By Jennifer Copley (Last Updated 29 November 2016)
Factors that affect how big you’ll get include gender, genetics, training intensity, and diet.
Genetically, you will have inherited a preponderance of fast-twitch muscles (more power, less endurance) or slow-twitch muscles (more endurance, less power), and it’s easier to bulk up if you have more of the fast-twitch type. It’s also nearly impossible for women to bulk up without steroids because their testosterone levels are so much lower than those of men. However, you can control your training intensity and your diet to get the best results possible.
How to get big muscles: training for hypertrophy
If you want to bulk up as quickly as possible:
- Lift weights heavy enough that you can only do 3-10 repetitions (recommendations and ideal strategies vary from one expert and study finding to the next, but typically fall within this range).
- Do 2-4 sets of each exercise.
- Train each major muscle group 2-3 times per week (this can be done with a full-body workout or a split routine whereby you work different body parts on different days; the latter strategy will enable you to work out more frequently, though research indicates that outcomes are likely to be similar regardless of which strategy you use).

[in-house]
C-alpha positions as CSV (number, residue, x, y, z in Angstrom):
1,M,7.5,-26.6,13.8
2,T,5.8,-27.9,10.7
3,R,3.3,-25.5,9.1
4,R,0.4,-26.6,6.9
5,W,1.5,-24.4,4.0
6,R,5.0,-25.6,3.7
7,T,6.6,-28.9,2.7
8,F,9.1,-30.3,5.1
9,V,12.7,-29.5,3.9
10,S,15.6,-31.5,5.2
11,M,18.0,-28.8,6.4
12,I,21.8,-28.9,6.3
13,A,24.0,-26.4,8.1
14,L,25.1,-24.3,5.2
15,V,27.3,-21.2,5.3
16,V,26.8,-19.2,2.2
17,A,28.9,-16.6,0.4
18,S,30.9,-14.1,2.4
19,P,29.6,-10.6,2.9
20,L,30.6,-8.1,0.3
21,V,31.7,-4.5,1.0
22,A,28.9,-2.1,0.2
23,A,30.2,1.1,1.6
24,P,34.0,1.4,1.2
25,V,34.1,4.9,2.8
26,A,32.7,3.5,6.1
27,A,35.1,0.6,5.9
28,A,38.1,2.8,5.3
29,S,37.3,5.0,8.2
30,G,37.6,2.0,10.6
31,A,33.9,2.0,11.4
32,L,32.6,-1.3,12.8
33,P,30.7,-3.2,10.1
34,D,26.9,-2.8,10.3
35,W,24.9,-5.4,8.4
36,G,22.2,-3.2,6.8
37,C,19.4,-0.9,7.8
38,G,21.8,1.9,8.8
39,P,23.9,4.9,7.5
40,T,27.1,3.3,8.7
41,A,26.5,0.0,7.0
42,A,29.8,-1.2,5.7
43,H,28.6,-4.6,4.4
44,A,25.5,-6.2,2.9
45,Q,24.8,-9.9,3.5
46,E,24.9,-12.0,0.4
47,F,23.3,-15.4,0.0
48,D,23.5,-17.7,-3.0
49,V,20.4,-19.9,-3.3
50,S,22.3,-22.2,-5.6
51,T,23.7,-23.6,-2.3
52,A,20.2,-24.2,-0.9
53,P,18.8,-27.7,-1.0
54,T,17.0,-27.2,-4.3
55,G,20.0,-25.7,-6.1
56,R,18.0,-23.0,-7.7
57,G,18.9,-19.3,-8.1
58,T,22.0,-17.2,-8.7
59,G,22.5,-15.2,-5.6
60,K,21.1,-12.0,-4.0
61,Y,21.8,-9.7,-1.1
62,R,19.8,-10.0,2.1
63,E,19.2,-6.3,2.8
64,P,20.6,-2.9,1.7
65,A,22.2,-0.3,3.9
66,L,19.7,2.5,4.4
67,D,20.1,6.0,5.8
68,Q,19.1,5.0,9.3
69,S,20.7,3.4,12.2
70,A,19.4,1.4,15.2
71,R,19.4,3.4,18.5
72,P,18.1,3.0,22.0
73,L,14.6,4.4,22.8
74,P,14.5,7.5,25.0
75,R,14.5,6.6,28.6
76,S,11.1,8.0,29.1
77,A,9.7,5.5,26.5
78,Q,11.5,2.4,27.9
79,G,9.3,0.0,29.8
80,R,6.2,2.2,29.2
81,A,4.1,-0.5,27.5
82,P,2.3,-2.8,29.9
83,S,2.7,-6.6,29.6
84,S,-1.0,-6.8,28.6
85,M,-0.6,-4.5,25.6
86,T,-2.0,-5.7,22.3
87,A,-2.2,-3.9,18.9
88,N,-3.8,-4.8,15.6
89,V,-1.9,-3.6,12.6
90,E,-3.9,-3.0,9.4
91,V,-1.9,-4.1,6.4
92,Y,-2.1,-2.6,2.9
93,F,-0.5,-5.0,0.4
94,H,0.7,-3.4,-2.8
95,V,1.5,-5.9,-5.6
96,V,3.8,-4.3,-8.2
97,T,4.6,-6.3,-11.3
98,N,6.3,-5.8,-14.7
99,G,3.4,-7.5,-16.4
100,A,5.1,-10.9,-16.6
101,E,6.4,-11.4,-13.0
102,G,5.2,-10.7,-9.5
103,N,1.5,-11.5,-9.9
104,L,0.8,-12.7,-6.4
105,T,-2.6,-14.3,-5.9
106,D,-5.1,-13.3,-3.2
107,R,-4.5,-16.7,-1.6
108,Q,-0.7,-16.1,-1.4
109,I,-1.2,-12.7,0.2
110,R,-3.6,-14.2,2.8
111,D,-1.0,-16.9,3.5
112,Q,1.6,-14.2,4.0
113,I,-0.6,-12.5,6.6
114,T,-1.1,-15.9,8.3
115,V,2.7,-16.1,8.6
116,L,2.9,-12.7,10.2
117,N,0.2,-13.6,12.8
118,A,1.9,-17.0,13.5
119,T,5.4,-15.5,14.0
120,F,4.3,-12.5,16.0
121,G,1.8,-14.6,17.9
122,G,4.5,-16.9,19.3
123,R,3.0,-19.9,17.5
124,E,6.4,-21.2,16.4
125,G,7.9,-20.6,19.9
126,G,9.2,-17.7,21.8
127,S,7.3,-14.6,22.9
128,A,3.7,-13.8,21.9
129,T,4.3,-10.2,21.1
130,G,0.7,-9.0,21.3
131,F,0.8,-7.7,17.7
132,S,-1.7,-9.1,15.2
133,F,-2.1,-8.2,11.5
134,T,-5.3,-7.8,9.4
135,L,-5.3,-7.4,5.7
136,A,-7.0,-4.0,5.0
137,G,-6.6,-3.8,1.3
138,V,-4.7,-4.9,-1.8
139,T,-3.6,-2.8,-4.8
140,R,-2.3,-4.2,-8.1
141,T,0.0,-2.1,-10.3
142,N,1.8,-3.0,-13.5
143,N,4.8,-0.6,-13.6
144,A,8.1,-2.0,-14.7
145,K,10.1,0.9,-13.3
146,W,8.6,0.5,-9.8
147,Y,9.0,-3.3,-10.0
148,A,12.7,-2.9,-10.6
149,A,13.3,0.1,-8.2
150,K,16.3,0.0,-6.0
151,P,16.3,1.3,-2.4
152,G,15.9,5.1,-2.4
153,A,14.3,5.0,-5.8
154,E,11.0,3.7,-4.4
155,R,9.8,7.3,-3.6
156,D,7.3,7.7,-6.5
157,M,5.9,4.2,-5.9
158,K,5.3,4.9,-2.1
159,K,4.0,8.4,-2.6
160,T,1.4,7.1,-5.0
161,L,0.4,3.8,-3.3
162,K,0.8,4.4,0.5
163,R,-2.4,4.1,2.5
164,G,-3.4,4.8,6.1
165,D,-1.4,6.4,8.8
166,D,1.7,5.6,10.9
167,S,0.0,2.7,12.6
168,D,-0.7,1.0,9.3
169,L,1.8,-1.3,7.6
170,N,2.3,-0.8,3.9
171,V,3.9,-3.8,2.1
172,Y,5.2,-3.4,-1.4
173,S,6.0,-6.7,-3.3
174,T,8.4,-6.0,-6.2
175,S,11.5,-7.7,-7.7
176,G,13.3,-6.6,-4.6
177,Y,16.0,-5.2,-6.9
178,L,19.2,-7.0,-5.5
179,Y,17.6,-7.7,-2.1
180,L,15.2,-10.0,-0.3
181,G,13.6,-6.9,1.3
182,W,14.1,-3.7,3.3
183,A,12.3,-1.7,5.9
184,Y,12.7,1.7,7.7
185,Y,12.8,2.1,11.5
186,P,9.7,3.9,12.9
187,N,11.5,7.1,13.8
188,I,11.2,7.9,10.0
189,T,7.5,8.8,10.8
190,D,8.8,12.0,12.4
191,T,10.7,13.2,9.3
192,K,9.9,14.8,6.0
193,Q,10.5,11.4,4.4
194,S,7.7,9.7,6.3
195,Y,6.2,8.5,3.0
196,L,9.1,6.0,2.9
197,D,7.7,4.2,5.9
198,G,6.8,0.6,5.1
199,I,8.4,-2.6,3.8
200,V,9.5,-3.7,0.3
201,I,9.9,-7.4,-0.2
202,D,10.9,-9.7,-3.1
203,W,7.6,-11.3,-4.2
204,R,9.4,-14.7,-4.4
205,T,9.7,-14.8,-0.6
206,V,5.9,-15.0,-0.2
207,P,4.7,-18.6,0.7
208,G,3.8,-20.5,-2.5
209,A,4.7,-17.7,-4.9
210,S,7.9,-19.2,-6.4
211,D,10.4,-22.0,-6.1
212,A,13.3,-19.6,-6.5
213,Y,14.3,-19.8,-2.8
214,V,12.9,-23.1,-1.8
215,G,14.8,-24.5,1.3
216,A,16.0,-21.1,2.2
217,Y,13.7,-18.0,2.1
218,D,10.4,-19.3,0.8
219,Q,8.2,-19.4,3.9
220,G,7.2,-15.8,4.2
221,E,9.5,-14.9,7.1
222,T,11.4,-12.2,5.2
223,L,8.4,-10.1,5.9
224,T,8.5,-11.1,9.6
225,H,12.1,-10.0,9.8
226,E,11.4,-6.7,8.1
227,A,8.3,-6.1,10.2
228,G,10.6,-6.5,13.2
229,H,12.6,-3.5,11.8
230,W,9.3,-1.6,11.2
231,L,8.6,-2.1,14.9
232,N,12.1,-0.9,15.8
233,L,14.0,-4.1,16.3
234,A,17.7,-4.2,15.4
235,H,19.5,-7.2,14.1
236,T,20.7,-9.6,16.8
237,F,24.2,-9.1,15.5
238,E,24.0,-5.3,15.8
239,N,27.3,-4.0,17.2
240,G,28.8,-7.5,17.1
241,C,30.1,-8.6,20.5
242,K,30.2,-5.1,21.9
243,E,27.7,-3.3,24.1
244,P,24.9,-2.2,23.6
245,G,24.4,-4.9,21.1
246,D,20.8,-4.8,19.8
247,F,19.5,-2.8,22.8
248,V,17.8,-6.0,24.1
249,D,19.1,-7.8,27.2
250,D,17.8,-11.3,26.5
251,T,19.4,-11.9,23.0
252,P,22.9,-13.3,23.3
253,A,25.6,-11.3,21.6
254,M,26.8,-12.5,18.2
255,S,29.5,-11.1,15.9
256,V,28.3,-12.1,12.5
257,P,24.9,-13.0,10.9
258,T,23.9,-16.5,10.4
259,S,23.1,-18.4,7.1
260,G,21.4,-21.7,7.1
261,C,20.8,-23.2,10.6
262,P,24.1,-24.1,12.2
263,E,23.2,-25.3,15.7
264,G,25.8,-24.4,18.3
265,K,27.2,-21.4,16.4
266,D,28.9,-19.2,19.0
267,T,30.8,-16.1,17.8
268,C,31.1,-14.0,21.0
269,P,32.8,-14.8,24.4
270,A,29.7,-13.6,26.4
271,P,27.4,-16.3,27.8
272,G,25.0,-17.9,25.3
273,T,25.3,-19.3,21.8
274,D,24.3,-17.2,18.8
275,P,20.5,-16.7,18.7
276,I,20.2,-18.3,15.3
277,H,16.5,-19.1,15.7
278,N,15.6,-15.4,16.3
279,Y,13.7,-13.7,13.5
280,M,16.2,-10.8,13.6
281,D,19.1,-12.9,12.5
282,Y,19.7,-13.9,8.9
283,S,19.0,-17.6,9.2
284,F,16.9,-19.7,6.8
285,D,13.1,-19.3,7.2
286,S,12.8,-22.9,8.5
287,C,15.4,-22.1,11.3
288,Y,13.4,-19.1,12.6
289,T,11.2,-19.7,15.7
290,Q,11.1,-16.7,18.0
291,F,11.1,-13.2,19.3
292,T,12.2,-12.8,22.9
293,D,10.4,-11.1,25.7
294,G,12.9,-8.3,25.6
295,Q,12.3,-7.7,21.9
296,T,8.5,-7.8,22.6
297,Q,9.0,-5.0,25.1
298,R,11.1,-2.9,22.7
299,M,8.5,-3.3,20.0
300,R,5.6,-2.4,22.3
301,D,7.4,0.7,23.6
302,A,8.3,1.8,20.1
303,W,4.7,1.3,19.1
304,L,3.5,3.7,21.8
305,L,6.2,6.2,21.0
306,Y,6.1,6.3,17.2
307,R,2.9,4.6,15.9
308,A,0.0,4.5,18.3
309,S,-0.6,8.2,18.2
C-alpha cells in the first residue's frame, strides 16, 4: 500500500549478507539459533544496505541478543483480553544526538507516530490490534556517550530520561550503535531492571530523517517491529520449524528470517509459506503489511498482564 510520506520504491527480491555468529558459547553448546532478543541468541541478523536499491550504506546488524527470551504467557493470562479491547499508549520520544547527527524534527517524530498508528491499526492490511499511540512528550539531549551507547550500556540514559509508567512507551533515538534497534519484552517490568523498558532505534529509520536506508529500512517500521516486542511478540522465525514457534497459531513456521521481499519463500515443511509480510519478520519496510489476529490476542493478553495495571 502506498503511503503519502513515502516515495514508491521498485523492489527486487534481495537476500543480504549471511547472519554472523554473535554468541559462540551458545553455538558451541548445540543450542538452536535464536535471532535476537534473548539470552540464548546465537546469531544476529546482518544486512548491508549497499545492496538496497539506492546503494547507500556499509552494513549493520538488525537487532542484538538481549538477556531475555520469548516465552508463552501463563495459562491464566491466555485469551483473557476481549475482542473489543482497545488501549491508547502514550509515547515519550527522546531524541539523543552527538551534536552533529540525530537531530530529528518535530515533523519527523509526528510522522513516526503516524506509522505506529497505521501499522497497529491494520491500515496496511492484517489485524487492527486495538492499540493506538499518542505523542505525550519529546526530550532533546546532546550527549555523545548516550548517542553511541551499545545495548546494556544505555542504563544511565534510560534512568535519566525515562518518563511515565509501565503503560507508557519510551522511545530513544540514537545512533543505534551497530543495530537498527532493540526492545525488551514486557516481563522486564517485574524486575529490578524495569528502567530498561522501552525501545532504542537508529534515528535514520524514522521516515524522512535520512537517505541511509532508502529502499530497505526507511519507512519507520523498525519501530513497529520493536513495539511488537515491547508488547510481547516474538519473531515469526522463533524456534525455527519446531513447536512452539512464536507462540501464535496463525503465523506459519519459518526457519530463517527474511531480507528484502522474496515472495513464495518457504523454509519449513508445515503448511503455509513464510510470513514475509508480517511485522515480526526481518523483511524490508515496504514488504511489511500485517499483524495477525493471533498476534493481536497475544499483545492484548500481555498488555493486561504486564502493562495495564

- Focus on exercises that work lots of muscles simultaneously – for example, dead lifts, squats, push-ups, bench presses, tricep dips, rows, pull-ups, chin-ups, etc.
- Don’t train to failure on every set. It’s okay to do some exercises to the point of failure (when you can’t lift the weight anymore), but if you do this with every exercise, you’ll burn out and may start losing ground instead of gaining it.
What to eat to gain muscle
Another factor you can control is your diet. If you want to get bigger, you’ll need to take in enough calories to support that.
Some personal trainers and self-appointed experts recommend a very high protein intake. However, although you will need more protein than someone who isn’t strength training, you won’t need an extreme amount. The recommendation from Dr. Hutchinson (Which Comes First, Cardio or Weights? Fitness Myths, Training Truths, and Other Surprising Discoveries from the Science of Exercise) is around 0.8 grams of protein per kg of bodyweight (1 kg = 2.2 pounds) for non-athletes, and 1.3 grams per kg for strength trainers. That means an 82 kg (180 pound) athlete wound need to eat around 107 grams of protein per day. To put this into the context of food, according to the USDA:
- Soybeans, 1 cup, provide 68 grams of protein.
- Bacon, 100 grams (around 4 slices) provides 37 grams of protein.
- Chicken or pork, 100 grams (around the size of a deck of playing cards) provides 27 grams of protein.
- Cottage cheese, 1 cup, provides 25 grams of protein.
- Steak, 100 grams (around the size of a deck of playing cards), provides 25 grams of protein.
- Salmon, 100 grams (around the size of a deck of playing cards) provides 22 grams of protein.
- Pumpkin seeds, 1/2 cup, provide 20 grams of protein.
- Peanuts, ½ cup, provide 19 grams of protein.
- Chickpeas, 100 grams, provide 19 grams of protein.
- Parmesan cheese, ½ cup grated, provides 18 grams of protein.
- Yogurt, 170-gram container or around 2/3 cup, provides 17 grams of protein.